“Still summer’s song beats in my blood” – Alan Hartley
I’m very behind with my monthly family adventure paintings, the last one I did was in May. However we have been out and about every month enjoying the great outdoors, in Yorkshire and in Wales. Summer sand, sunshine and long walks don’t seem that long ago. I intend to try and catch up before the year is done.
I thought rather than waiting till I’d finished my painting, I’d write about our recent trip into the Yorkshire Dales whilst it was fresh in my memory.
I left the route planning to my husband this month. We wanted somewhere new, only an hours drive and in the Yorkshire Dales. A quick look at the map and a google of routes and my husband found a 7 mile walk from Aysgarth Falls. We have been to Aysgarth Falls once before with the kids when they were younger, but we hadn’t explored the surrounding countryside.
We enjoyed the mini scramble down to the Lower Falls, it was a little slippy, but well worth it to stand next to the power of so much water, the noise is incredible.
We had a little time to sketch before we headed off on the rest of our walk.
The route then runs up through farmland and the edge of Bolton Castle Estate (it looks like they are trying to regenerate the area with native trees). We braved crossing a couple of cow fields (we haven’t had much luck with cows on our walks).
We headed up the road to the pretty village of Castle Bolton with views of Bolton Castle on our way up.
There we stopped for our lunch on the pretty village green with a view of the castle and St. Oswald’s Church. The girls and I had a nosey inside the little church whilst my husband sat and sketched the castle (following in Turner’s footsteps, as he is said to have sketched the castle too!).
My favourite part of the walk continued on past the castle, through a few more cow fields (we really were very brave, we have been known to take lengthy detours to avoid walking through cow fields!), and over the edge of Carperby Moor. Thankfully, the cows in this area did not bat an eyelid as we passed, they must be so used to walkers passing through.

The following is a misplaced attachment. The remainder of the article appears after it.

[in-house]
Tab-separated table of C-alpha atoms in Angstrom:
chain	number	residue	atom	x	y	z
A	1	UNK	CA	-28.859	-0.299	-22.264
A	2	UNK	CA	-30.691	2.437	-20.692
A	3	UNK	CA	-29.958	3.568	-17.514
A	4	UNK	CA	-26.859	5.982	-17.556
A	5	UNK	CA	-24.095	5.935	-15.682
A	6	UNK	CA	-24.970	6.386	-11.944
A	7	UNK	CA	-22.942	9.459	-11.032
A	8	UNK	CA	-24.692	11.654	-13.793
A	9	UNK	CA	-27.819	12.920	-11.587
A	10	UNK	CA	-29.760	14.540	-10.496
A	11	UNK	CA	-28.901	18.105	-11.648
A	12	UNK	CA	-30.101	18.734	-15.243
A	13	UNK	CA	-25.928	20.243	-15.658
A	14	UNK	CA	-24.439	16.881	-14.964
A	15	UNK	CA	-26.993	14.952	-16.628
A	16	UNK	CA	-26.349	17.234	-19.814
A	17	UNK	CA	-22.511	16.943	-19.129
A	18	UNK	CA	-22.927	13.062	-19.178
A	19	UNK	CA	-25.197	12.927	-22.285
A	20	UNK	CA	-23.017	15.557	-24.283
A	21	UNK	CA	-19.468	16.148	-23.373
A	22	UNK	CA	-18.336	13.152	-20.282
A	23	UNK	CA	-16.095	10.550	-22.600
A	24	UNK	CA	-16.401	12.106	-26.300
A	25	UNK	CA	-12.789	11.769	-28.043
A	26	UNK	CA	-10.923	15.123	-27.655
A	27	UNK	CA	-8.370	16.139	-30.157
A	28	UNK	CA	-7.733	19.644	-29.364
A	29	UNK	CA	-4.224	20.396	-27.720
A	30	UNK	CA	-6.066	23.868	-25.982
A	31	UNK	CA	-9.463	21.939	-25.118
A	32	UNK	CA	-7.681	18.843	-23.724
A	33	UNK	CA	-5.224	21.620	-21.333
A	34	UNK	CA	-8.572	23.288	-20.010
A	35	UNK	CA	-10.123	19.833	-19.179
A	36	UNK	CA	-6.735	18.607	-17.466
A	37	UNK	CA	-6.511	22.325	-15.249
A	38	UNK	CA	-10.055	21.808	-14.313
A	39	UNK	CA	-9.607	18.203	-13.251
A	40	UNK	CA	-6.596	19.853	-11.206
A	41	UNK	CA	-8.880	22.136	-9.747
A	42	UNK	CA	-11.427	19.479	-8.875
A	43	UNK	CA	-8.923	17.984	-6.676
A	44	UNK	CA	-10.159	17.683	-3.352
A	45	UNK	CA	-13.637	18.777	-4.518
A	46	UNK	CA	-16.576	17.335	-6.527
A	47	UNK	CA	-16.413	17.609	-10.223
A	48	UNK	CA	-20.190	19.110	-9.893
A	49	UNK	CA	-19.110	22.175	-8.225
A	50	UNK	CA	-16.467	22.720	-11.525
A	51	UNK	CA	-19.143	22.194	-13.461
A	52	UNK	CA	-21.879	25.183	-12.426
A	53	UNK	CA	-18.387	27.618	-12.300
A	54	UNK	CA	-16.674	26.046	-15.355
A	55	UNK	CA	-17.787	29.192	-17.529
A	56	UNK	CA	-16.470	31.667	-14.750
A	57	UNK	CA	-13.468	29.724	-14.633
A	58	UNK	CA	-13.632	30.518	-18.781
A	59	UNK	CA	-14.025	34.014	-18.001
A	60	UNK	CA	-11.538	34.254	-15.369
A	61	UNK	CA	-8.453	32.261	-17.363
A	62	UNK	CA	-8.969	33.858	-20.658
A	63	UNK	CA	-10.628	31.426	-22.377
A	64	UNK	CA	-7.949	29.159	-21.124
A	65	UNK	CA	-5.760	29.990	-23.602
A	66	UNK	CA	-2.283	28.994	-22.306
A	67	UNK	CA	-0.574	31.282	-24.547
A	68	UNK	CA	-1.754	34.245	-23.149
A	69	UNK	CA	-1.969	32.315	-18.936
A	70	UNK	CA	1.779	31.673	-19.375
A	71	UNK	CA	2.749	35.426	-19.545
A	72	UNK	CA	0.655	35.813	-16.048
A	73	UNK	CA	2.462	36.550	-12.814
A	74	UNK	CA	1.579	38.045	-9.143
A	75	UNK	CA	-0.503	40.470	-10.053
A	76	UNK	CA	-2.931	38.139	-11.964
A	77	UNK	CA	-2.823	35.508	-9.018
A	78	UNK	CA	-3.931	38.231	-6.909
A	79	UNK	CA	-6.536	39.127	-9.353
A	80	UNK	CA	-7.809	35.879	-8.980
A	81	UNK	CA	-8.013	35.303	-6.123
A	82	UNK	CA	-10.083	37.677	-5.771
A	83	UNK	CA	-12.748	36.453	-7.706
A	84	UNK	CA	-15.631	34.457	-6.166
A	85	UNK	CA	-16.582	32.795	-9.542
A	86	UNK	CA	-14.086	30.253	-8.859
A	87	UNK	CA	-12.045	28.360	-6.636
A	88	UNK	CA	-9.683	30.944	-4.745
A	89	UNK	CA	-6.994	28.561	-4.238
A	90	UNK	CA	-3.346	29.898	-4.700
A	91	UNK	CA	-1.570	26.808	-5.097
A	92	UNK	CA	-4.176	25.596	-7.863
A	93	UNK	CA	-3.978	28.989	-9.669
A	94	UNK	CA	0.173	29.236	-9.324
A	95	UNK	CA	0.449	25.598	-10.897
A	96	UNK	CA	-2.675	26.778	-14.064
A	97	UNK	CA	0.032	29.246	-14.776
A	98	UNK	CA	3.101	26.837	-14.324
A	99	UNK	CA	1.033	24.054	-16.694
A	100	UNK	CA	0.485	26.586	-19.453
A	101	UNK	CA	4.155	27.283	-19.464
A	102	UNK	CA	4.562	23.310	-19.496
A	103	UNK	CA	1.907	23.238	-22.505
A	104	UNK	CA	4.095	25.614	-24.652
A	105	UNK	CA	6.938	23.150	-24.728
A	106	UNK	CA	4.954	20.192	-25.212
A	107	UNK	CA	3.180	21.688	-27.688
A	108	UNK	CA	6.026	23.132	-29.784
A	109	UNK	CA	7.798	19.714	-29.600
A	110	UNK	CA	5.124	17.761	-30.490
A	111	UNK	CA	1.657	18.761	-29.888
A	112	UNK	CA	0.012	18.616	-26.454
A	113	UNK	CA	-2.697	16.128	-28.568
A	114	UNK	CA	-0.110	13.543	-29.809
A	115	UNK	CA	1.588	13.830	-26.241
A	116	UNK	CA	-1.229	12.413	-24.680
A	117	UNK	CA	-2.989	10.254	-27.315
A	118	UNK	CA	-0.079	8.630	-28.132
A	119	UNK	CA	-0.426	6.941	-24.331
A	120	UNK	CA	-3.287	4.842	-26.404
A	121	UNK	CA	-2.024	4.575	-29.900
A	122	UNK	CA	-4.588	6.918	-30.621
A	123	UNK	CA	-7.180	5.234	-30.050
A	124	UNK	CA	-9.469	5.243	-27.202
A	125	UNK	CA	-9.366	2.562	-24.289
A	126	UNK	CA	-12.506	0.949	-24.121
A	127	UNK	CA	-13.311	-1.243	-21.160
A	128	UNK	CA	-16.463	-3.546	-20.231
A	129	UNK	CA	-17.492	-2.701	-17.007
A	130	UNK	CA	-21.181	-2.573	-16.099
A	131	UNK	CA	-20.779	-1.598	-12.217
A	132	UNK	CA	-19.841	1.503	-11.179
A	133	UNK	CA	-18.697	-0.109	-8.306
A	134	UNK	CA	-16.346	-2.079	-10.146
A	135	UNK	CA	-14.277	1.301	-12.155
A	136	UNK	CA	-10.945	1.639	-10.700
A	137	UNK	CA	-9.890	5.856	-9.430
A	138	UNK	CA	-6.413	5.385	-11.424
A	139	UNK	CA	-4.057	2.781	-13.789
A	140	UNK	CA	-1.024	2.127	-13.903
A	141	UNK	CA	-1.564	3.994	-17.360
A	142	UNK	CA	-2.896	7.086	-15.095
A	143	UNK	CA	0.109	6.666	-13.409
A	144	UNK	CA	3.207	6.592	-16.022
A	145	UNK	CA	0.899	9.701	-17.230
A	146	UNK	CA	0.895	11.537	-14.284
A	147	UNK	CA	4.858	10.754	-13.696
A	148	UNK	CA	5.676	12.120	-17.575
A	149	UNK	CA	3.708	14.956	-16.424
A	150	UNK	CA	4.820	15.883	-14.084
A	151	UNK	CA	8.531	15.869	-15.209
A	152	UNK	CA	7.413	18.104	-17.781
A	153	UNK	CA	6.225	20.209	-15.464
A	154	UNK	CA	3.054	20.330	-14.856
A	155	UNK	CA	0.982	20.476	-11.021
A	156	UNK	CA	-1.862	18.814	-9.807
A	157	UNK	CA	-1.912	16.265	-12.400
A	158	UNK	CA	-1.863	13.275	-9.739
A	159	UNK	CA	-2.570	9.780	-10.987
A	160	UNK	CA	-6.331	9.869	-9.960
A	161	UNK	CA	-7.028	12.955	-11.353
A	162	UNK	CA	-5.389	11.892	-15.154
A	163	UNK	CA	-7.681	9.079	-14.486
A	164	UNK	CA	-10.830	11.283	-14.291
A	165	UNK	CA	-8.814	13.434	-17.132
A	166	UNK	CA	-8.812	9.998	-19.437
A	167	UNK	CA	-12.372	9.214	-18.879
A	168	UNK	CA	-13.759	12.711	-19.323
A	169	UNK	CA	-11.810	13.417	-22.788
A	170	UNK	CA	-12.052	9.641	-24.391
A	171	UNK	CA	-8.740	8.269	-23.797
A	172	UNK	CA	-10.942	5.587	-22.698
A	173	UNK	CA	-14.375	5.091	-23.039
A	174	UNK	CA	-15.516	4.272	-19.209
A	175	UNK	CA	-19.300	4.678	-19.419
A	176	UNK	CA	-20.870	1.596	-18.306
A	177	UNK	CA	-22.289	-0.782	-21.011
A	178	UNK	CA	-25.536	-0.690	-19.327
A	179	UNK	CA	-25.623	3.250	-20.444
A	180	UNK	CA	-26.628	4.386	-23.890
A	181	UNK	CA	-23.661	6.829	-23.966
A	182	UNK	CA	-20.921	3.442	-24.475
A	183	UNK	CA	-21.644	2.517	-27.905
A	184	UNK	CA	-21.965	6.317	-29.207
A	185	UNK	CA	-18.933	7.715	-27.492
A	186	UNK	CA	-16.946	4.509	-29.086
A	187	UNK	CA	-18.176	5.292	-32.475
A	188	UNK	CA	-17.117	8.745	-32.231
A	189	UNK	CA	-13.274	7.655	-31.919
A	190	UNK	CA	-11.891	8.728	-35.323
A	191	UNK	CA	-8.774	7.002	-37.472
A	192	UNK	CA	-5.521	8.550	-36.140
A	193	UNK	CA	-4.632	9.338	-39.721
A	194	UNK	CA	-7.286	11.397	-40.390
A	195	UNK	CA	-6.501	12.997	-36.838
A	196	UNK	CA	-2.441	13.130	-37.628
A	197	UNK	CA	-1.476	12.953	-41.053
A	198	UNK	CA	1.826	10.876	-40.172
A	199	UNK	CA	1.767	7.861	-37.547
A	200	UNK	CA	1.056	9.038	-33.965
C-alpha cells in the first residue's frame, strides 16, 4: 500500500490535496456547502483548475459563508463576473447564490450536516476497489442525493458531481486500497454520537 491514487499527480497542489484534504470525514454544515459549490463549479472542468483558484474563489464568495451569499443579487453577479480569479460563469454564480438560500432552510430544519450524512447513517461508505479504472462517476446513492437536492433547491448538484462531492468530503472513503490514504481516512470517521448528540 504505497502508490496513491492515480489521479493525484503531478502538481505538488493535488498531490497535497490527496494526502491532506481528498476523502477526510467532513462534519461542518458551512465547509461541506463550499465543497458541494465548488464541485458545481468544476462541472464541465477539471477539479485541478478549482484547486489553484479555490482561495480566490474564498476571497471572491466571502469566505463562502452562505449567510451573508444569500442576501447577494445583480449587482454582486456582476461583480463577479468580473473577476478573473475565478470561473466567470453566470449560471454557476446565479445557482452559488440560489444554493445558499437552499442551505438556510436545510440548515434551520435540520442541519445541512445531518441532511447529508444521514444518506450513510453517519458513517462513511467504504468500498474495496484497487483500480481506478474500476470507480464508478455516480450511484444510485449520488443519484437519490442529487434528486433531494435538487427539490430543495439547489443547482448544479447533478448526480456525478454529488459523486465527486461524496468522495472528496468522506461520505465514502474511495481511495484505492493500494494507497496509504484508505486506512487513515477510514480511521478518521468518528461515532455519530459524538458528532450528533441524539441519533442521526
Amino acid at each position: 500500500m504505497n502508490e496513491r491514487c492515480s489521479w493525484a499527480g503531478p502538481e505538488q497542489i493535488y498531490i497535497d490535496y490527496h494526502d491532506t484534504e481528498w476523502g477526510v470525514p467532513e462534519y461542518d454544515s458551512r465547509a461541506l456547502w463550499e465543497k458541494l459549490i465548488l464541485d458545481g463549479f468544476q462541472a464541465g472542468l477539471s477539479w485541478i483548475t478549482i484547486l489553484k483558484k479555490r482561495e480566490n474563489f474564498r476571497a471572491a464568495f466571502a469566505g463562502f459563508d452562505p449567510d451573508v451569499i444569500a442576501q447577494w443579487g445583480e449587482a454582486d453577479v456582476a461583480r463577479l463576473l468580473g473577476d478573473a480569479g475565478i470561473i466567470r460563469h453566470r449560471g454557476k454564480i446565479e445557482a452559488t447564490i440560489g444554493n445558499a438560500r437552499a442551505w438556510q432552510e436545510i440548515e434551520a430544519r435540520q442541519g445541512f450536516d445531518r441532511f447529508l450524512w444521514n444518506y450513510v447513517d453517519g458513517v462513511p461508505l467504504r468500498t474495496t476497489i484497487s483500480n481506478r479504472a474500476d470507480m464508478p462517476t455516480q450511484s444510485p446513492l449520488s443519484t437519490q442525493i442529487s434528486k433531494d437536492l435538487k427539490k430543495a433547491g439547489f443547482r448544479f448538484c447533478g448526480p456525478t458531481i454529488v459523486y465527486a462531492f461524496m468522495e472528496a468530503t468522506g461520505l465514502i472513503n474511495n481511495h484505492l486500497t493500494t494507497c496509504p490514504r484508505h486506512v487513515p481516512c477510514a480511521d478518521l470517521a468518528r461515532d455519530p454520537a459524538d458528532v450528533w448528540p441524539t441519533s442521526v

This section was like a mini snippet of all that is lovely about the Yorkshire Dales. Views of distant hills, dry stone walls and hawthorn trees with a million little universes of moss and lichen all over them. Bracken beginning to turn all the colours of autumn, sheep and cattle grazing. Geese flying in formation over head, whilst a cloud slowly lowered itself over the hills. A surprise around every little corner. A dry river bed, mimicking the great Limestone pavements of Malham and Ingleborough, with a stream and waterfall that appeared to just vanish into the earth. We stayed quite a while in this area, exploring the riverbed, and spotting fungi among the bracken, it felt like an ancient land.
I always feel refreshed and renewed after a good walk, and sad to leave, but it was time we carried on. We walked downhill off the moor into the pretty village of Carperby, a typical Dales village with the smell of wood burning stoves in the air. The path took us thorough yet another cow field!!, mother and calves within touching distance.
Being brave passing through a field of mothers and calves.
Back through the woodland of Freeholders Wood and to the banks of Aysgarth Falls and the visitors centre.
A 7 mile route, but we managed to clock up 9 miles with all our extra exploring. There is still so much for us to explore in the Dales, I think an Autumn camping trip might be in order.
As usual we all came home with our pockets full of little treasures from our walk (pocket hitchhikers), feathers and leaves.
Feeling inspired by the coming of Autumn, our walk in the Dales, and some pocket treasures from my runs I set to painting and have designed a set of Autumnal Postcards, an attempt to capture a little of Autumns colour. You can find them on my Etsy shop.
In the meantime I best get on with my next painting of our June camping trip to Flamborough.